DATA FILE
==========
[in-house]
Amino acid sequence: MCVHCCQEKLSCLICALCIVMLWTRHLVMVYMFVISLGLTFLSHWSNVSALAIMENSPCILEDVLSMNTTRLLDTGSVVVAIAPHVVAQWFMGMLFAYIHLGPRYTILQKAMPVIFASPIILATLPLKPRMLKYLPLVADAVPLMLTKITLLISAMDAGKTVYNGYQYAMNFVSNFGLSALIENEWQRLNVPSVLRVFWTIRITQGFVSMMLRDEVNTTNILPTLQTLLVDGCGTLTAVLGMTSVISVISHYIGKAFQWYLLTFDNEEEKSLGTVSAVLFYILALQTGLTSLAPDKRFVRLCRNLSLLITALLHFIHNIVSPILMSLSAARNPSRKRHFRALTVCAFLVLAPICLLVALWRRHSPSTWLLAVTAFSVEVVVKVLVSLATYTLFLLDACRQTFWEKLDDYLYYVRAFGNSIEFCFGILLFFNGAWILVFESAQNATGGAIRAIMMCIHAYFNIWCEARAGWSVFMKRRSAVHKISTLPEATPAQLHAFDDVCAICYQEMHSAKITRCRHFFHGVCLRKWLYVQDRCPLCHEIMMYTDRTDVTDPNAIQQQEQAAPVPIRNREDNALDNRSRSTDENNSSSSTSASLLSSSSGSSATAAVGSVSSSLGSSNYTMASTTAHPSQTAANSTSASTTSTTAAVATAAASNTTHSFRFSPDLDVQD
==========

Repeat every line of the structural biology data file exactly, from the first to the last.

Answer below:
[in-house]
Amino acid sequence: MCVHCCQEKLSCLICALCIVMLWTRHLVMVYMFVISLGLTFLSHWSNVSALAIMENSPCILEDVLSMNTTRLLDTGSVVVAIAPHVVAQWFMGMLFAYIHLGPRYTILQKAMPVIFASPIILATLPLKPRMLKYLPLVADAVPLMLTKITLLISAMDAGKTVYNGYQYAMNFVSNFGLSALIENEWQRLNVPSVLRVFWTIRITQGFVSMMLRDEVNTTNILPTLQTLLVDGCGTLTAVLGMTSVISVISHYIGKAFQWYLLTFDNEEEKSLGTVSAVLFYILALQTGLTSLAPDKRFVRLCRNLSLLITALLHFIHNIVSPILMSLSAARNPSRKRHFRALTVCAFLVLAPICLLVALWRRHSPSTWLLAVTAFSVEVVVKVLVSLATYTLFLLDACRQTFWEKLDDYLYYVRAFGNSIEFCFGILLFFNGAWILVFESAQNATGGAIRAIMMCIHAYFNIWCEARAGWSVFMKRRSAVHKISTLPEATPAQLHAFDDVCAICYQEMHSAKITRCRHFFHGVCLRKWLYVQDRCPLCHEIMMYTDRTDVTDPNAIQQQEQAAPVPIRNREDNALDNRSRSTDENNSSSSTSASLLSSSSGSSATAAVGSVSSSLGSSNYTMASTTAHPSQTAANSTSASTTSTTAAVATAAASNTTHSFRFSPDLDVQD